The creator behind ‘Anyone’ – the Fire Services Department’s popular mascot – said on Friday he had not expected the blue enigma to become a hit.

Superintendent Chou Wing-yin, who came up with the character, said his creation was quite a departure from the usual breed of Hong Kong government mascots.

Fire Services Department mascot Anyone. Photo: inmediahk.net.

“‘It’s a very rare opportunity to have such a large department tolerate our creativity,” he said. “The department has been putting the public’s interests first.”

“‘Anyone’ represents any member of the public – this is our original design intention. ‘Anyone’ is not a person, it is a concept. I hope when everyone sees ‘Anyone,’ they will think that they can help others when needed,” he added.

The mascot first became a viral hit in November after it appeared at a press conference to demonstrate CPR and using a fire extinguisher. The video helped spawn a slew of online parodies by product brands, NGOs and even politicians.

Chou said people who were inside the costume – some were actors but most were paramedics – could be diverse.

Superintendent Chou Wing-yin. Photo: inmediahk.net.

“We wanted to create a cartoon character, like a big stuffed character that you see handing out pamphlets on the streets. But then we realised that if we did that, [the character] would not be able to perform CPR, because it would have no fingers,” Chou said.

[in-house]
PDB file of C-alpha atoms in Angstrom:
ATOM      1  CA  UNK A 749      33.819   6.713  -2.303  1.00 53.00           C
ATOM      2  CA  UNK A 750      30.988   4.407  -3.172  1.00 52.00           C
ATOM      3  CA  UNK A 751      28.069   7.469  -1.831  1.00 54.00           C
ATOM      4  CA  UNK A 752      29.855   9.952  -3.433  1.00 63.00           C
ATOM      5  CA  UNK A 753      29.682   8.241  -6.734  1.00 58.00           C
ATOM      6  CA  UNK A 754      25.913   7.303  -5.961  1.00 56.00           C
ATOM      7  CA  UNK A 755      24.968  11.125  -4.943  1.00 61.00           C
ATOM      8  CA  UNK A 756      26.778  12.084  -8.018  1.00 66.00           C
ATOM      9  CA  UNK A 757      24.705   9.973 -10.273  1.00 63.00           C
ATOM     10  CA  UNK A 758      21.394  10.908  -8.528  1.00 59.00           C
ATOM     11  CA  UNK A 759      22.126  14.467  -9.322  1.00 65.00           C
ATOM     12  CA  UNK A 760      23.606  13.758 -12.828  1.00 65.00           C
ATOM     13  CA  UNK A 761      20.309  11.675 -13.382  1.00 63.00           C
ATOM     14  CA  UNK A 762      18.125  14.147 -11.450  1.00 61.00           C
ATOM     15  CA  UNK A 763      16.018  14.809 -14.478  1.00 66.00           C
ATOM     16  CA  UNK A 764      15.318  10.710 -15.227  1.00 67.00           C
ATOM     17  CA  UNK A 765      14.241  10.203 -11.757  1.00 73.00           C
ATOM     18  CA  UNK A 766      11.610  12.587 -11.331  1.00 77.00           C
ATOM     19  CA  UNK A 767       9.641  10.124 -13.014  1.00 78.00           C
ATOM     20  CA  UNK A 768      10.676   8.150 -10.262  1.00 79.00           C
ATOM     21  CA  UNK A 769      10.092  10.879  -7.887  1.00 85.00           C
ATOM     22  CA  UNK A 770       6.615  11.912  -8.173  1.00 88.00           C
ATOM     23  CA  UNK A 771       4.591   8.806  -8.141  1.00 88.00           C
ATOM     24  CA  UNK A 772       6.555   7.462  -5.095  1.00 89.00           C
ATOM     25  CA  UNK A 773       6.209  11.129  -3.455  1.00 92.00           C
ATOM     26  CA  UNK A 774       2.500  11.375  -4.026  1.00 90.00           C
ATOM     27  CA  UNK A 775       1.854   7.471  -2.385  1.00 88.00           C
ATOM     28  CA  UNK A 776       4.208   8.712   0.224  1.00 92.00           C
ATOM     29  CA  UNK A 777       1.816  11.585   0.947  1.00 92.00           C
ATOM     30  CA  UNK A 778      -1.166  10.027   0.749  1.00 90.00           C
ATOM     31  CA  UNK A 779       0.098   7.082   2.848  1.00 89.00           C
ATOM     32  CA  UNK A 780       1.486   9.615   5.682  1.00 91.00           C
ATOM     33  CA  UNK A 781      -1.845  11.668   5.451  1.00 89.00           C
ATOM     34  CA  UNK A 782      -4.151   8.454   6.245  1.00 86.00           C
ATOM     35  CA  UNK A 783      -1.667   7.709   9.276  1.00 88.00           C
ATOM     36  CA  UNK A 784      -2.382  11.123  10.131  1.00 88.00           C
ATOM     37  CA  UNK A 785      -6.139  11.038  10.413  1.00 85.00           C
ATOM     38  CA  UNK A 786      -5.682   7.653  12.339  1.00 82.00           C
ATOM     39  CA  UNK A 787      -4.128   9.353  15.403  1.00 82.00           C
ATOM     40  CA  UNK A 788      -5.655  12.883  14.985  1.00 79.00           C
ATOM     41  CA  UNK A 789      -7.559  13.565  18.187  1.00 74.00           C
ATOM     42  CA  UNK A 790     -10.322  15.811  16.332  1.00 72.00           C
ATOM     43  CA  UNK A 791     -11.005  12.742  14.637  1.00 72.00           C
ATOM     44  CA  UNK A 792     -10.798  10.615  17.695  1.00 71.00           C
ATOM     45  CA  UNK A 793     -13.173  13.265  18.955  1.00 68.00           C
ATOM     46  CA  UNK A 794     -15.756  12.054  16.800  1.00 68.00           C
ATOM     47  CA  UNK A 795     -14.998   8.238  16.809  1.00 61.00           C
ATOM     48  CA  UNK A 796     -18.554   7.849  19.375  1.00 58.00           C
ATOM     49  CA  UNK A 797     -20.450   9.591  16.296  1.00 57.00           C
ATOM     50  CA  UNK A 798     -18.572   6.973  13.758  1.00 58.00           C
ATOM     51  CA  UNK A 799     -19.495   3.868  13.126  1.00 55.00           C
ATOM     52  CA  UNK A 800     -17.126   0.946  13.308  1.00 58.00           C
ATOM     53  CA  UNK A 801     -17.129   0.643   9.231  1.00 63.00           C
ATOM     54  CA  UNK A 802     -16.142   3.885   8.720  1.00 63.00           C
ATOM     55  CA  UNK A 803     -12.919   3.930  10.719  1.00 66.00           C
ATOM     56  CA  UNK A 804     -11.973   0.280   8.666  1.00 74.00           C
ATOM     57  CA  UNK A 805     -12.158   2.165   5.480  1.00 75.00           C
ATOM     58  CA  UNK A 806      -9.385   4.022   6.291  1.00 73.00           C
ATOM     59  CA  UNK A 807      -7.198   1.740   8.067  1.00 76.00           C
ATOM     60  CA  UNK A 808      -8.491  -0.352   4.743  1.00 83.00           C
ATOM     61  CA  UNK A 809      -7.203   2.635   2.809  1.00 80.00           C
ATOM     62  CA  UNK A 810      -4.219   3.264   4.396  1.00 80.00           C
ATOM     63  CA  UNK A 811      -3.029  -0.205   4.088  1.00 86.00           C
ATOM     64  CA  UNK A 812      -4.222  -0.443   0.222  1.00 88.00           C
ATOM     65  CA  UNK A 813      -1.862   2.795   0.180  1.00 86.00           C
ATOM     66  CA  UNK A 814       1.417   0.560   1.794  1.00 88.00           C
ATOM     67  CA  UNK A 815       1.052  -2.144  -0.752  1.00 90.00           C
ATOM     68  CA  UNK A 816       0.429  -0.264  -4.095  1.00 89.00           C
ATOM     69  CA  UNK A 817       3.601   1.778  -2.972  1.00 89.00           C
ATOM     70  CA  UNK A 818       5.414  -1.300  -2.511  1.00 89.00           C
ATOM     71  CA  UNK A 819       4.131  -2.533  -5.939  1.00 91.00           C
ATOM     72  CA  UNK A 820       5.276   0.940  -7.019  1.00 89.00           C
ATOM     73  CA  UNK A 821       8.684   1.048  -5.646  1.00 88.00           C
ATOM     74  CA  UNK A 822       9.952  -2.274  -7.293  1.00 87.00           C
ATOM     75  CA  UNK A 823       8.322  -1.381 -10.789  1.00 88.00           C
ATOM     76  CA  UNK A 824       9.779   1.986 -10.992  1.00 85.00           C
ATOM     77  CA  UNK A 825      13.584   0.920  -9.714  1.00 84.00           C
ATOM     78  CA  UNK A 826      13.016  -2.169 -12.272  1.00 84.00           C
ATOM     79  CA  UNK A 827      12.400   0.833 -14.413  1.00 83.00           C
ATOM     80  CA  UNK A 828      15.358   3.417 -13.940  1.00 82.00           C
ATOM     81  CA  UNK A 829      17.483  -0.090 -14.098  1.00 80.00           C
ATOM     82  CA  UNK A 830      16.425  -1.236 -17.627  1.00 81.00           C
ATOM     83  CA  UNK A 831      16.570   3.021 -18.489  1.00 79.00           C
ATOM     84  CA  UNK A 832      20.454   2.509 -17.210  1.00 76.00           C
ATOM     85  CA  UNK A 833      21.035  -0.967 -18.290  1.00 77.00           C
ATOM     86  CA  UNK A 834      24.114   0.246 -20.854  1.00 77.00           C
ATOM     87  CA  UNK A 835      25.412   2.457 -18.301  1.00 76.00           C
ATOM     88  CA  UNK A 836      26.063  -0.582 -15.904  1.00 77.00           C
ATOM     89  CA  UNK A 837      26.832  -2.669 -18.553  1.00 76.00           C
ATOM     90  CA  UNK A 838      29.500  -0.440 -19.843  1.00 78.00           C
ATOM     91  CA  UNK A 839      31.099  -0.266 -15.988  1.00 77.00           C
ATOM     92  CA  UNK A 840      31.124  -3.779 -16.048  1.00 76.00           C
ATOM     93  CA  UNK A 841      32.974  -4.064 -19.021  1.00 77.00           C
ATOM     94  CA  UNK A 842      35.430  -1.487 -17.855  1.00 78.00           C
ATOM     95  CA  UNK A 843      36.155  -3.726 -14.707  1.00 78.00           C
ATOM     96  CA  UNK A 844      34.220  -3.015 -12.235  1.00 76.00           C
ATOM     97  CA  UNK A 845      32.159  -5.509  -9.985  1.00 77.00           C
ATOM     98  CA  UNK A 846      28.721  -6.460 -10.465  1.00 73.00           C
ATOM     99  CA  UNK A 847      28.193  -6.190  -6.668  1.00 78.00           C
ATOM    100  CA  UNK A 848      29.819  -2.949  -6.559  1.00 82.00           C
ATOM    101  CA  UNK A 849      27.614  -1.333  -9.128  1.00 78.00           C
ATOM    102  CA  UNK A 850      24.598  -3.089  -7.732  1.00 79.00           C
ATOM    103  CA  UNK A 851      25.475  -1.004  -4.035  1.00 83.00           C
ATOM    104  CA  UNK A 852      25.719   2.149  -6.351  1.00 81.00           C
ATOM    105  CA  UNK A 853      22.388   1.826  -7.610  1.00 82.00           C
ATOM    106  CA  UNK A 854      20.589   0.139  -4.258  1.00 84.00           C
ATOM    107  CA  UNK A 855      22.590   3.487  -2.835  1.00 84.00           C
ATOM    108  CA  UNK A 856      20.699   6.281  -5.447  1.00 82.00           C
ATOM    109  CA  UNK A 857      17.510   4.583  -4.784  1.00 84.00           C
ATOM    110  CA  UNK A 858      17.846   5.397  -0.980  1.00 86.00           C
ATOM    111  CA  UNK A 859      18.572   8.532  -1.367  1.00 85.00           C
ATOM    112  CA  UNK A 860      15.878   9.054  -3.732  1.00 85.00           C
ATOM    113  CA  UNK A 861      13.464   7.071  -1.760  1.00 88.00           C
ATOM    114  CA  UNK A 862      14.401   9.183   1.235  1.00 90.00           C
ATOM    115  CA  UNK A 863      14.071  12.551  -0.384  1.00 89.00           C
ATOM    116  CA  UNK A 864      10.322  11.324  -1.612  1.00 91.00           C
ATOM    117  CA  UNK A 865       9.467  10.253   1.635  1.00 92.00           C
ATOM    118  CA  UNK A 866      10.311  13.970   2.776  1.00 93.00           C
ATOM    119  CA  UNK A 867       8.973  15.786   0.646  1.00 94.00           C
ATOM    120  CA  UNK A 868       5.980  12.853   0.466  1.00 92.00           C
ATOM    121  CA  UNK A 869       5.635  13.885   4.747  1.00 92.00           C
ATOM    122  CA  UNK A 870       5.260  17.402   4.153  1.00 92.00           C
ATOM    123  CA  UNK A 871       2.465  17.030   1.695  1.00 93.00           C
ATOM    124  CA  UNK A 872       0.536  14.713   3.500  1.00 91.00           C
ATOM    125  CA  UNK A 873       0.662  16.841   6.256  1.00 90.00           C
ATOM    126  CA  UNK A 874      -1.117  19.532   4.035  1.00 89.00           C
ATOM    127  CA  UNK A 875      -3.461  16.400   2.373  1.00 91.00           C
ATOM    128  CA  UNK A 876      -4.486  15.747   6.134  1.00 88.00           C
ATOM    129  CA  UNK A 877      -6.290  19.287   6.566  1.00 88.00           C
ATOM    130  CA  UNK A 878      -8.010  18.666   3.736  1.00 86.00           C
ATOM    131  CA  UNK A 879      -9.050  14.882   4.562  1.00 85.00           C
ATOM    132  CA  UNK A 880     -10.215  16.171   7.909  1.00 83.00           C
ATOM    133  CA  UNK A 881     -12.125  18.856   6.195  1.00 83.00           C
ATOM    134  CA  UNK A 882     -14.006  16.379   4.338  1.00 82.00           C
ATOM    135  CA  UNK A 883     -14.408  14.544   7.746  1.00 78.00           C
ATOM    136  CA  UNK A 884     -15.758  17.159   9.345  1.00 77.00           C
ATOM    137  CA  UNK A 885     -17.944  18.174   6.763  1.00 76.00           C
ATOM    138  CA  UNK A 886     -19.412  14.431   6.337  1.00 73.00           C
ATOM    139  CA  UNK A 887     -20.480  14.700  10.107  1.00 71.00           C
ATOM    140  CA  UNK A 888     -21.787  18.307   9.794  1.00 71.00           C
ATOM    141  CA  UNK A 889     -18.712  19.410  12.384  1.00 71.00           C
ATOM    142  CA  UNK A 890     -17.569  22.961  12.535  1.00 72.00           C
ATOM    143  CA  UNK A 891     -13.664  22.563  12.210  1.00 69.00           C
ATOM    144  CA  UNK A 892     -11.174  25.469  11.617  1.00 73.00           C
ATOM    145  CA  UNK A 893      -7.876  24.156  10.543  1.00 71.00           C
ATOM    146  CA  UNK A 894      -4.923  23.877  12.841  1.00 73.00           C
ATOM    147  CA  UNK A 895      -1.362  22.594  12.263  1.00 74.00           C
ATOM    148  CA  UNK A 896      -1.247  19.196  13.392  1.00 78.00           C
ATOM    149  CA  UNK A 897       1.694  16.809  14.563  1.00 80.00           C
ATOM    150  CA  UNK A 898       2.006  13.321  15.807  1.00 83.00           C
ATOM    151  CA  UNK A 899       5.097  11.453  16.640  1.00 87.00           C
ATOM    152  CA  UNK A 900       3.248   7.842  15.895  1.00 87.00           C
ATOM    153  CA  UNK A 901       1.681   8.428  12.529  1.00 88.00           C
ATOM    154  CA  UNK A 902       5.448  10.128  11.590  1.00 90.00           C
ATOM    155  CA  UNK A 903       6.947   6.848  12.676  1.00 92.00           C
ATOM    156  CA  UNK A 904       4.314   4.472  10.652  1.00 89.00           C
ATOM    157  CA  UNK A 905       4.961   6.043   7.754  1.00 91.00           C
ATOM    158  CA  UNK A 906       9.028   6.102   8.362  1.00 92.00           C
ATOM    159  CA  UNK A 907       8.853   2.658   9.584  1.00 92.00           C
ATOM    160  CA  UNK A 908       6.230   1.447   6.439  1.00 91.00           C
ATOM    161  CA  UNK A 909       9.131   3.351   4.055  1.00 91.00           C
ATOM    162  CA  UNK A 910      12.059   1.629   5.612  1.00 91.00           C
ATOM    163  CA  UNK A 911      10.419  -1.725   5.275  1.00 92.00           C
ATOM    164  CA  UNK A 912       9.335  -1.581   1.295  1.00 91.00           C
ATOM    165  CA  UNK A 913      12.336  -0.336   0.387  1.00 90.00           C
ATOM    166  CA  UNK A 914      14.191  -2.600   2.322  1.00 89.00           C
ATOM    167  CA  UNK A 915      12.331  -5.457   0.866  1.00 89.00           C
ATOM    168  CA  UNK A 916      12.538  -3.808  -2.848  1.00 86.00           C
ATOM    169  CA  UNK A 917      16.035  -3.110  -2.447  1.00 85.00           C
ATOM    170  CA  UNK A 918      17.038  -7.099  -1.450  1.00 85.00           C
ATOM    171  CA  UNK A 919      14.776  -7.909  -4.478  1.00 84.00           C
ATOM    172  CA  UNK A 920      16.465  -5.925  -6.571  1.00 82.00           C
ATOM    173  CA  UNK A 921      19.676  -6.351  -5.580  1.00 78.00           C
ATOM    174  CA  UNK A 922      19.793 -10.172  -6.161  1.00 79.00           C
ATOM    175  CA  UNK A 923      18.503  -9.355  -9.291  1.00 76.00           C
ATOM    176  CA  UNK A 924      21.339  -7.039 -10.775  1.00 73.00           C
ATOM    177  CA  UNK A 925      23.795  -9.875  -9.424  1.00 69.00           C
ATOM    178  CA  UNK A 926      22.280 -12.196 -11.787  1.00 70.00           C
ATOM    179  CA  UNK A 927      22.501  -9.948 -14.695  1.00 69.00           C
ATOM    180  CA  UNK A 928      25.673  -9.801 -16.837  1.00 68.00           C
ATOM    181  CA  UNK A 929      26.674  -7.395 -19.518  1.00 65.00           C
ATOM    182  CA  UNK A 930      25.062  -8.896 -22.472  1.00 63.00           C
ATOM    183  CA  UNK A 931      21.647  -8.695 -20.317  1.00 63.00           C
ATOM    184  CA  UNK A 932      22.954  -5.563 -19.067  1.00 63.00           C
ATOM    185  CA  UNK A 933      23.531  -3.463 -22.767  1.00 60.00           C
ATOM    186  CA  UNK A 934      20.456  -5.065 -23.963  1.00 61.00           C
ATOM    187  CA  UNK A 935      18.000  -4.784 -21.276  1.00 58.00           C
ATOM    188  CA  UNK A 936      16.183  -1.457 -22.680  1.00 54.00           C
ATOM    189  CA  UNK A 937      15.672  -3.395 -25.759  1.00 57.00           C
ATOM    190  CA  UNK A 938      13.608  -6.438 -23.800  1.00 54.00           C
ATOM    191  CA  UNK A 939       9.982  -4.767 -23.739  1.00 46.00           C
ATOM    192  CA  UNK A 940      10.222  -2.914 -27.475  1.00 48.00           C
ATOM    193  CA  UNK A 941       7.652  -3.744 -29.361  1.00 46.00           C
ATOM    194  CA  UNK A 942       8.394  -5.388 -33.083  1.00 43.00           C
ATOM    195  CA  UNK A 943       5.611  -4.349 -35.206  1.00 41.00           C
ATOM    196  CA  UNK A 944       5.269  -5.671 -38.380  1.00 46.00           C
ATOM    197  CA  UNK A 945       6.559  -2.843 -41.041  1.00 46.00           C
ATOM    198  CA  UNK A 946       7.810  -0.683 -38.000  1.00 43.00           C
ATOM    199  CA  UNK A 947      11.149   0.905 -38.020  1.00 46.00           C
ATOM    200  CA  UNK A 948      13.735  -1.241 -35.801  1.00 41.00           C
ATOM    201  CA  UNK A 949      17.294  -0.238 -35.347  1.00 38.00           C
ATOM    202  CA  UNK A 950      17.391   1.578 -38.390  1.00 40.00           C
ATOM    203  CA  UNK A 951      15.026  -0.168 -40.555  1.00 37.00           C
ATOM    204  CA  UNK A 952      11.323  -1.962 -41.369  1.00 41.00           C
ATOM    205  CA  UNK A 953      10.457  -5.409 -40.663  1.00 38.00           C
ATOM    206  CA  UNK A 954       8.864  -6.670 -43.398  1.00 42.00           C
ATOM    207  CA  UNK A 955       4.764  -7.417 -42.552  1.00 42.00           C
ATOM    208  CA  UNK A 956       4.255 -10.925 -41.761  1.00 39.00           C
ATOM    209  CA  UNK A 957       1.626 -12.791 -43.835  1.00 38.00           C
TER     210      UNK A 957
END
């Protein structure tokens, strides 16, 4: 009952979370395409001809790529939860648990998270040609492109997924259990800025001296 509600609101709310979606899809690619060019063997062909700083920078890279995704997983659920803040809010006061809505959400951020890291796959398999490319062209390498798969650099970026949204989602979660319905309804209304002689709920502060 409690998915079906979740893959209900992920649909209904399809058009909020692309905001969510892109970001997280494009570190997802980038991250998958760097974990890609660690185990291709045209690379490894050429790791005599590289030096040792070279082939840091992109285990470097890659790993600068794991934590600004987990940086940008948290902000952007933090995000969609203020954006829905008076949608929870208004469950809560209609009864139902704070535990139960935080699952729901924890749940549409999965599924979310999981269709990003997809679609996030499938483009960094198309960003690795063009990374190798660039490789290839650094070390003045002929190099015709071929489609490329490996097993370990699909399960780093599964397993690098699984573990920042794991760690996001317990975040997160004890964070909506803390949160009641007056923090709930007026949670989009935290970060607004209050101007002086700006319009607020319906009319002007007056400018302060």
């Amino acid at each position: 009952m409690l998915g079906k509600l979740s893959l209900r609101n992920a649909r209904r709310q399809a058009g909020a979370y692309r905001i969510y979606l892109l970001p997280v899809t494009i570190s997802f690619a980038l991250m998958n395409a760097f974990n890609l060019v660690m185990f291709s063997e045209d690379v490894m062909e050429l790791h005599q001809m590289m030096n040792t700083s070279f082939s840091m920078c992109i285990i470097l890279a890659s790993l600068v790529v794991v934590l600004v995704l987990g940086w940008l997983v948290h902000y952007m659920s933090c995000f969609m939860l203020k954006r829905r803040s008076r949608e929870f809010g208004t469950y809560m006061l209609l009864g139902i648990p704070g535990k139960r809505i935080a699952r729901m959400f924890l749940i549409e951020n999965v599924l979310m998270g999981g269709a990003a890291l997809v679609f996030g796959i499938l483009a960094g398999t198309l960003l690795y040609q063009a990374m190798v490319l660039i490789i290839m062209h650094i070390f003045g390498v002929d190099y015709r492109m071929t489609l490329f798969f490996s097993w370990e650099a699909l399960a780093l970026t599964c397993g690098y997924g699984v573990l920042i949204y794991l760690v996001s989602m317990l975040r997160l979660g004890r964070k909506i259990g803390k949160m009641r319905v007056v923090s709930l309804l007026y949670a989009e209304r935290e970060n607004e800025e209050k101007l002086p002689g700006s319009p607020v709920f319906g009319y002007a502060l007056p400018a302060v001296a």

Chou said it took two months to create the blue persona, starting with the initial design process to the completed videos.

In a new video set to be released, our blue hero will star in story in which a 60-year-old father is rescued by CPR.

Fire Services Department mascot Anyone. Photo: inmediahk.net.

Chou did not disclose the the project’s budget but said the production had been “very cost-effective.”

Superintendent Suki Ng said the popularity of “Anyone” had boosted demand for the department’s first aid courses, and had even created a waiting list.

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Kris Cheng

Kris Cheng is a Hong Kong journalist with an interest in local politics. His work has been featured in Washington Post, Public Radio International, Hong Kong Economic Times and others. He has a BSSc in Sociology from the Chinese University of Hong Kong. Kris is HKFP's Editorial Director.